Remembering Leah Chase The matriarch of Creole cuisine passed away Saturday.
Leah Chase, who passed late Saturday night, served as the first president of the Southern Foodways Alliance board of directors. More important, she served this region and nation as a moral leader. Her civil rights movement era activism, work ethic, and empathetic world view set standards that are lodestars. Here, longtime SFA member John Pope has the definitive obituary.
Leah Chase, New Orleans’ matriarch of Creole cuisine, who fed civil rights leaders, musicians and presidents in a career spanning seven decades, died Saturday (June 1) surrounded by family. She was 96.
Mrs. Chase, who possessed a beatific smile and a perpetually calm demeanor, presided over the kitchen at Dooky Chase’s Restaurant until well into her 10th decade, turning out specialties such as lima beans and shrimp over rice, shrimp Clemenceau and fried chicken that was judged the best in the city in a poll by NOLA.com | The Times-Picayune. Every Holy Thursday, hundreds showed up to enjoy gallons of her gumbo z’herbes, a dark, thick concoction that contains the last meat to be eaten before Good Friday.
In May 2016, Mrs. Chase received a Lifetime Achievement Award from the James Beard Foundation, which sponsors the country’s foremost food-related awards program for chefs, restaurateurs and writers. The foundation, which is named for a cookbook author and teacher who died in 1985, is, according to its website, designed to “celebrate, nurture and honor America’s diverse culinary heritage through programs that educate and inspire.”
Mrs. Chase fed most of the civil rights movement’s leaders, as well as African-American entertainers who couldn’t eat in any other New Orleans restaurant during the Jim Crow years. President George W. Bush ate there, as did U.S. Sen. Barack Obama during the 2008 presidential campaign, when Mrs. Chase stopped him from adding hot sauce to her gumbo.
Nothing seemed to slow her down. When she was hospitalized briefly in July 2015 to get a pacemaker, Mrs. Chase grumbled about the enforced idleness, saying, “I’ve got work to do.”
Her life was one of hard work, and of overcoming obstacles. Born into poverty, Mrs. Chase came of age when segregation was legal and interracial mixing was forbidden.
In August 2005, Hurricane Katrina-related floodwaters overwhelmed her home and her restaurant, which was also looted. She and her husband, Edgar “Dooky” Chase II, lived for more than a year in a FEMA trailer across from the Orleans Avenue eatery.
Restoring the restaurant took two years, but she never wavered in her determination to rebuild, said Kim Severson, an Atlanta-based correspondent for the New York Times who writes frequently about food.
“It’s very rare to find someone with her fortitude and that kind of unwavering optimism,” Severson said. “She said, ‘We’ll come back. You can’t keep us down. … We’ll come back because we have to come back.’ You could look at her and believe what she was saying.”
Severson said Mrs. Chase liked to cite the sankofa, an African symbol showing a bird reaching back as it flies forward. It has come to represent taking from the past and using it to build a better future.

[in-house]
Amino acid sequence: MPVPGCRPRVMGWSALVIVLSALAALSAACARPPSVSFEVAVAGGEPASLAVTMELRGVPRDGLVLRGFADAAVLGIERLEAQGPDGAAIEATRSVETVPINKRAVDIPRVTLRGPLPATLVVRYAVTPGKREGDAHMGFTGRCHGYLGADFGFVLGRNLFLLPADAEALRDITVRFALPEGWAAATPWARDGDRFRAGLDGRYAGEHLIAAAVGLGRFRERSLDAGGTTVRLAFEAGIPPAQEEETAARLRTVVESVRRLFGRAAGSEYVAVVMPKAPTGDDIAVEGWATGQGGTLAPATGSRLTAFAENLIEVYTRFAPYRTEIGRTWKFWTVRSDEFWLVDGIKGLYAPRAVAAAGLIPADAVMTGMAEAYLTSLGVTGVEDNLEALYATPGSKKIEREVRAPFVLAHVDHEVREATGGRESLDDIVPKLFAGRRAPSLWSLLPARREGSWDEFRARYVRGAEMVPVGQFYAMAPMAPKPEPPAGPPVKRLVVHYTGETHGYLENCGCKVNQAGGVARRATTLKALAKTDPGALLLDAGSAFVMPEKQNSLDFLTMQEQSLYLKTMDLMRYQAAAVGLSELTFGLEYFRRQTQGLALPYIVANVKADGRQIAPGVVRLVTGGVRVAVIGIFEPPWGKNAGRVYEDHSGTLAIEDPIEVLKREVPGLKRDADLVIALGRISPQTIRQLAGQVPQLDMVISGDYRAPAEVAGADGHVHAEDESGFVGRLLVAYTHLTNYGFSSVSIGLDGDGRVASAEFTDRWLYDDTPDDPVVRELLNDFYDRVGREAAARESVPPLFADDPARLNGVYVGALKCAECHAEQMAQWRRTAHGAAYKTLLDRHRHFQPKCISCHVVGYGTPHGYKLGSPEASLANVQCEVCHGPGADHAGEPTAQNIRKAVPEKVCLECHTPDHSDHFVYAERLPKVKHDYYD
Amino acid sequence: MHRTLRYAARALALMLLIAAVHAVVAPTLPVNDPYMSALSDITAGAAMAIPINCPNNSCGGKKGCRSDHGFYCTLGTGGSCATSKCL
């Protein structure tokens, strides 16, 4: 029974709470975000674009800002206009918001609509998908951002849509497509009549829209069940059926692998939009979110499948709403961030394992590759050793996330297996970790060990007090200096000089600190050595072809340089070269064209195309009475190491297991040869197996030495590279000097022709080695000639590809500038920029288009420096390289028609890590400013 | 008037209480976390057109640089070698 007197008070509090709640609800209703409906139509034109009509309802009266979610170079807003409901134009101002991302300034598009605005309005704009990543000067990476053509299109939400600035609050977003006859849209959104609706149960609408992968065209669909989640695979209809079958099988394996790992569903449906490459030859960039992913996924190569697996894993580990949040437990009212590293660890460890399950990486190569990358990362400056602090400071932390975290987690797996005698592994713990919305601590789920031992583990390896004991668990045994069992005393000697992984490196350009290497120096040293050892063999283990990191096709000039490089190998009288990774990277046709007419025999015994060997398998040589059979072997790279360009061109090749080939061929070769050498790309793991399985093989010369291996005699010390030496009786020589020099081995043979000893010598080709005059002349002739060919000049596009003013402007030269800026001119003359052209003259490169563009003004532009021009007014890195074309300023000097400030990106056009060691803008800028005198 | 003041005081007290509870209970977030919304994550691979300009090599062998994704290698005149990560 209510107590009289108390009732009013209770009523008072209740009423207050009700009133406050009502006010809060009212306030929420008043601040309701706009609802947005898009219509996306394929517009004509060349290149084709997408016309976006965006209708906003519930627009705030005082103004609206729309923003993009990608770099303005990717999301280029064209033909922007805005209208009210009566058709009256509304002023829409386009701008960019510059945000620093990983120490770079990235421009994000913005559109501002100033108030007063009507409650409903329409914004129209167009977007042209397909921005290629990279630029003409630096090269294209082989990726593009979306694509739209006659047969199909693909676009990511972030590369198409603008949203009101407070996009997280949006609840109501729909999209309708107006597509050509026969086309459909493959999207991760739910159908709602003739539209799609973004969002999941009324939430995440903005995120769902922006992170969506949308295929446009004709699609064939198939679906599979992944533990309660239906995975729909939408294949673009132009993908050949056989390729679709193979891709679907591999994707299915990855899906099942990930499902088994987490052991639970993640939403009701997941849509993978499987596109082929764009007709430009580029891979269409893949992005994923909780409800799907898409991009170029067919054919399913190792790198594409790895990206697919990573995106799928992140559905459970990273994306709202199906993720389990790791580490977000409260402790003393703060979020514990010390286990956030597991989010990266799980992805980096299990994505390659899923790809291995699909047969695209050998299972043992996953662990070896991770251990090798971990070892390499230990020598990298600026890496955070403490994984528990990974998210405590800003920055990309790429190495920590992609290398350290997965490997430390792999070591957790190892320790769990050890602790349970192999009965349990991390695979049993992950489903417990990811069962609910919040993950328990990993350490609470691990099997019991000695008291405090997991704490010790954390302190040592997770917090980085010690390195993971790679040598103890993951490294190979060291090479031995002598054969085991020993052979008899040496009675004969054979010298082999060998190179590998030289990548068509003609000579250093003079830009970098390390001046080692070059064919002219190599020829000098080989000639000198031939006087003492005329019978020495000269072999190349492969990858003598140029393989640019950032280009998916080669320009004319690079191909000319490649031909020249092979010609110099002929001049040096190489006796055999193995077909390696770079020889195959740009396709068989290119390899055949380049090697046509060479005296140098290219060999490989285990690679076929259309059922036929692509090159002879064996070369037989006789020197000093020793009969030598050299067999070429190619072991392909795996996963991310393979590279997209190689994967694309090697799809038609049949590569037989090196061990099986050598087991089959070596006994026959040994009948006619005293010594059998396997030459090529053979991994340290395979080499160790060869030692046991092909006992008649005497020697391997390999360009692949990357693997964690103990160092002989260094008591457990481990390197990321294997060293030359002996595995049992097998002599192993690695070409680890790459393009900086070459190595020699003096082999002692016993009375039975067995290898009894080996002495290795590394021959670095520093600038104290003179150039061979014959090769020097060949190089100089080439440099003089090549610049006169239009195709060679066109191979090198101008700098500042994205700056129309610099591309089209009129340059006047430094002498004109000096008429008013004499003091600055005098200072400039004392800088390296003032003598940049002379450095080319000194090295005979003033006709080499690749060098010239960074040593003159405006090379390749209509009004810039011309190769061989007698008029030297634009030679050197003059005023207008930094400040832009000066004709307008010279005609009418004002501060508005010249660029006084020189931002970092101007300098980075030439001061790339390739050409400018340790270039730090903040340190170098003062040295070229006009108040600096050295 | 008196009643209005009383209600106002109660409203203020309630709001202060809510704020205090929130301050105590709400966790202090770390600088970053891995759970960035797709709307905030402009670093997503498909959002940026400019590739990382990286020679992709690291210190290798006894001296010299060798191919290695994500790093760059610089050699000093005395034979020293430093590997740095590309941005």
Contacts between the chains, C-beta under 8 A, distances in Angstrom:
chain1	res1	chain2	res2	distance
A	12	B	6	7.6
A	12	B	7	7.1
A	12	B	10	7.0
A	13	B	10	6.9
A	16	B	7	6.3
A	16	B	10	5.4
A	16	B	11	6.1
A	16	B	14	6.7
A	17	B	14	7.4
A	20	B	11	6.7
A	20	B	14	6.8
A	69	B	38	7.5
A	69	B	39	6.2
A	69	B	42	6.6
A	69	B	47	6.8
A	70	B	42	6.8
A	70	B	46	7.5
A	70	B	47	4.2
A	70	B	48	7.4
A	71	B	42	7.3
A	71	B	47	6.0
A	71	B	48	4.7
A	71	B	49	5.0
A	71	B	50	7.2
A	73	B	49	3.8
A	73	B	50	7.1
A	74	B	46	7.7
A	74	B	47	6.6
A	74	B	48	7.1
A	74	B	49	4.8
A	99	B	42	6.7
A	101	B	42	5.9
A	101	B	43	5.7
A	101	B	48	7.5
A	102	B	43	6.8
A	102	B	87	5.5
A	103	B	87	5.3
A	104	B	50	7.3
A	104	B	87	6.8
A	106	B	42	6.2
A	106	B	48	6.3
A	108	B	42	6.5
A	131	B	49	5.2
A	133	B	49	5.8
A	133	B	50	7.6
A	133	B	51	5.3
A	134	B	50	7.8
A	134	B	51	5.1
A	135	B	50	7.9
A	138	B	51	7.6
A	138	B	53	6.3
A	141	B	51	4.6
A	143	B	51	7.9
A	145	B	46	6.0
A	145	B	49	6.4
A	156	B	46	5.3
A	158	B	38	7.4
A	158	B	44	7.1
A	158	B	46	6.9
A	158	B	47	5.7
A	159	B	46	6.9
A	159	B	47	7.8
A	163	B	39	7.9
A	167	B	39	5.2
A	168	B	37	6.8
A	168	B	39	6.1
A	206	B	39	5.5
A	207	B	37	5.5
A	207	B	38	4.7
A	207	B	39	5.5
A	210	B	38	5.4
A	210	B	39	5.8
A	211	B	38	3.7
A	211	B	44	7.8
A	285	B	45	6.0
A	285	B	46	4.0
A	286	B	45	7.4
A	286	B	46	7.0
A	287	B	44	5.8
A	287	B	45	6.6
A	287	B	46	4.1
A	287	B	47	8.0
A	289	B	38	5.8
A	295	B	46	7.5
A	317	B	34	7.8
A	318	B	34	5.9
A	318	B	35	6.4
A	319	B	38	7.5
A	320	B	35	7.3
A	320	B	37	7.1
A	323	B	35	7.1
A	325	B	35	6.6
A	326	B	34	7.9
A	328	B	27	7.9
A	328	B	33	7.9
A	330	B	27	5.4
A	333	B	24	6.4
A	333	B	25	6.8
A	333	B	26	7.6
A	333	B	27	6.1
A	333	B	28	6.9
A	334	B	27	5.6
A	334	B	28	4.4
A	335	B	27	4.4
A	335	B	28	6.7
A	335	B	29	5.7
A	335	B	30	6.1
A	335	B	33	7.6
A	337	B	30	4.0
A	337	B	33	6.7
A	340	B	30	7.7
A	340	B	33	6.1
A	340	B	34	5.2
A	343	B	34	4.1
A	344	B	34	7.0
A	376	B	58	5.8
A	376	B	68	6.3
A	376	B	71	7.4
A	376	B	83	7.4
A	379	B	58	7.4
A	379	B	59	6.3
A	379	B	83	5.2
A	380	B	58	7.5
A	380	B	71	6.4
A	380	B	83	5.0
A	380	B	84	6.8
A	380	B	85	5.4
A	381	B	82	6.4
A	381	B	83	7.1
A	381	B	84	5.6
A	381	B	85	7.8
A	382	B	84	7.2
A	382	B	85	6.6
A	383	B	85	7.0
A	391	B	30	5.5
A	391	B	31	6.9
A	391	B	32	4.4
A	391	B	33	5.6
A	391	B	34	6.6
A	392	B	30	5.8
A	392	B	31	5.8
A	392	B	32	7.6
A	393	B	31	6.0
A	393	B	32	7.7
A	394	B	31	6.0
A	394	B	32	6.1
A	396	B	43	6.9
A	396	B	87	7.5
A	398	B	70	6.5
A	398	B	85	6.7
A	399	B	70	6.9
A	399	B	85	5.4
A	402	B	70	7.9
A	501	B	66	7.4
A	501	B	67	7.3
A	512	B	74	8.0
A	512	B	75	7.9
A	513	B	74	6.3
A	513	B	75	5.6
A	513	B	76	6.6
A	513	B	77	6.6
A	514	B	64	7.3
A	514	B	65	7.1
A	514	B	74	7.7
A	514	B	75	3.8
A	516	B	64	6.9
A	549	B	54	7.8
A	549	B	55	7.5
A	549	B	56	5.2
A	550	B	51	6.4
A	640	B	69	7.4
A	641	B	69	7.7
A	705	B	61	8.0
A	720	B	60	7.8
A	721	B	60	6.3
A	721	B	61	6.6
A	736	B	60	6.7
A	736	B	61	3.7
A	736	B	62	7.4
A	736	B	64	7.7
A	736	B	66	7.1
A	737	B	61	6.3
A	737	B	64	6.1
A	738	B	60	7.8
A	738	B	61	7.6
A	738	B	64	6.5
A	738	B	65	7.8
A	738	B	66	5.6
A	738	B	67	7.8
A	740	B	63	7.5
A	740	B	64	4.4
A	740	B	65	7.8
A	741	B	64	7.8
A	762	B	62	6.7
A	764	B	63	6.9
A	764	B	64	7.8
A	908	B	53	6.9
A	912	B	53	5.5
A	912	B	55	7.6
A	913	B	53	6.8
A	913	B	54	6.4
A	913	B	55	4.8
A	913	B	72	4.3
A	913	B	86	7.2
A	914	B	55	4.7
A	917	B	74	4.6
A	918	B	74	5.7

“She said, ‘We have to look back but keep moving forward,’” Severson said. “That says a lot about her. She knew what it had taken for her to get she was, but she never stopped moving forward, which I think was the essential heart and soul of that woman.”
Although Mrs. Chase was best known as a chef, her reputation and interests extended beyond her Treme kitchen.
A longtime trustee of the New Orleans Museum of Art who said she liked beautiful things, Mrs. Chase was a patron and friend of artists. On the restaurant’s walls were paintings by renowned artists such as Jacob Lawrence and Elizabeth Catlett, both of whom were her friends, as well as Rise Delmar Ochsner’s portrait of her.
Mrs. Chase traveled to Washington to testify before Congress on behalf of the National Endowment for the Arts, telling a House subcommittee that “neighborhood kids, like me a long time ago, need to see something beautiful and breathtaking in order to aspire to higher things and to value living more.”
In such moments, “she called forth our better instincts,” said John T. Edge, director of the Southern Foodways Alliance, an organization that studies and celebrates Southern cuisine.
“She led by example and reminded us that there’s more than what’s in the bottom of the gumbo pot,” Edge said. “Her food is great, but people responded to her because of what’s in her heart and because of the life she’s lived. When they were in her presence, they were responding to that life well lived.”
Brian Lanker photographed her, along with other notable African-American women such as Oprah Winfrey, Leontyne Price, Rosa Parks and Toni Morrison, for “I Dream a World: Portraits of Black Woman Who Changed America,” a 1999 exhibit of 75 pictures at the Corcoran Gallery in Washington.
A portrait of Mrs. Chase chopping squash in her restaurant hangs in the National Portrait Gallery. In 2002, Hannibal Lokumbe composed “Gumbo à la Freedom: The Spices of Leah Chase” in her honor, using pots from her kitchen to augment the percussion section when the Louisiana Philharmonic Orchestra performed it. Her red chef’s jacket is on display in an exhibit devoted to the restaurant at the National Museum of African American History and Culture in Washington, D.C.
She also was the inspiration for Princess Tiana in the Disney animated feature “The Princess and the Frog.” Tiana, who wants to own a restaurant in the French Quarter, was the first African-American princess in a Disney movie.
Mrs. Chase received scores of other accolades, including The Times-Picayune Loving Cup, but she never felt she deserved any of the praise, said John Folse, the chef and restaurateur who helped restore Dooky Chase’s.
“She felt they were giving her more than she could give, and it was just the opposite,” Folse said. “What has always set Leah apart is how humble and respected she was of every person, never feeling that she deserved the greatness than she had earned.”
Leah Lange Chase, one of 14 children, was born in Madisonville on Jan. 6, 1923. Since her hometown had no schools for black children after the sixth grade, she moved to New Orleans to live with an aunt while she finished high school.
After graduation, she had a diverse career path that included managing two amateur boxers and managing a racehorse bid for a local bookie. Most importantly, she waited tables at a French Quarter restaurant, where she developed an appreciation of food.
In 1946, shortly after marrying Dooky Chase, she took over the kitchen at the restaurant his parents had started in 1941 as a sandwich stand. It evolved into a white-tablecloth establishment that was the only restaurant of that caliber where African-Americans could eat in a segregated city.